Yeah, there are more titles in the whole series, but the first three make a full novel with the story of John Carter's arrival, his almost "super-human" abilities to jump and fight, and his undying love love for the incomparable Dejah Thoris. You have seen it all before, but the power of Burrough's vision and the details of the world of Barsoom show how good ERB could write when the spirit moved him. These three books are far superior to the others of the series and, let's face it, you can't beat the cost at about a buck. I hate to sound like a brown-noser, but Amazon has a winner with its prices and the Kindle.
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on August 13, 2013
I read the first book in the “Barsoom” series as a story in the “Steam Punk Megapack” collection. It is pure action/adventure and I really enjoyed it! I then went to Wikipedia and discovered there are eleven books total in the series. The last book is really two separate stories. These books are all fun and easy to read.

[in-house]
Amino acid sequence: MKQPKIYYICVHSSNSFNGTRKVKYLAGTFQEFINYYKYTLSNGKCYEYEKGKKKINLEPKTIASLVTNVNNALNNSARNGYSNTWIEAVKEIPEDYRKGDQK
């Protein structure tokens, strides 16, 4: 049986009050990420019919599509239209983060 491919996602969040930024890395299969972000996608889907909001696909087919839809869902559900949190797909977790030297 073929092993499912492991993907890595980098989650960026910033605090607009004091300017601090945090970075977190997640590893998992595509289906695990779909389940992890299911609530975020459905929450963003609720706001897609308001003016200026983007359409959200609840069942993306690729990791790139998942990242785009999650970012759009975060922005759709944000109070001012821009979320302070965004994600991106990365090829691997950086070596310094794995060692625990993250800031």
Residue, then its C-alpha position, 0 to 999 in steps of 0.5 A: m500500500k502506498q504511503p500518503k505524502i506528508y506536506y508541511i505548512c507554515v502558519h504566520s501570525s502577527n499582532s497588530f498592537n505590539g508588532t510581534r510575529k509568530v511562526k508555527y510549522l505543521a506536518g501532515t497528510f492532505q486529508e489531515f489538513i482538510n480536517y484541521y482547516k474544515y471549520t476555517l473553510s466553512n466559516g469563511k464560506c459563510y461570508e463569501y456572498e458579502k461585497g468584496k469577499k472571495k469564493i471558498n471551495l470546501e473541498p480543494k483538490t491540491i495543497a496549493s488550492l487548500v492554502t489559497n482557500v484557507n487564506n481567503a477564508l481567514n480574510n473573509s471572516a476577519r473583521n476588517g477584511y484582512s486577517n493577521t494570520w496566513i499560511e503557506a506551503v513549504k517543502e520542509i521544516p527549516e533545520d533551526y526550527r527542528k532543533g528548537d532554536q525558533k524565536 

I discovered that many of the individual titles in the series are free at Amazon for the Kindle, particularly the first five. Then the stories seem to come in collections for a price. I suggest avoiding the collections based on the negative reviews that I read. I was able to acquire all of the books eventually as single Kindle books.

Two books, numbers 8 and 10 (I believe), I was able to get by googling the titles. They were in Kindle format and free! Check out feedbooks.com. I did not know before this that the Kindle format is available outside of the Amazon Web Site. I could not get these two books through Amazon.

Book eleven is available at Amazon Kindle but the Title is listed as: “John Carter on Mars.” In Wikipedia it is listed as: “John Carter of Mars.” I believe the two stories: “John Carter and the Giant of Mars” & “Skeleton Men of Jupiter” can be acquired for free as separate titles at feedbooks.com if you prefer “free”.
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While digging through my large collection of books, I came across this one, along with the entire John Carter Series. I hate to admit to the fact that I first read these books over 45 years ago. I sat down and read them again. I was as delighted this time as I was when I was fifteen. This is fiction from an era we will not see again. This is the stuff little boys dream of! Read it, savor it and enjoy it! I cannot recommend this one high enough.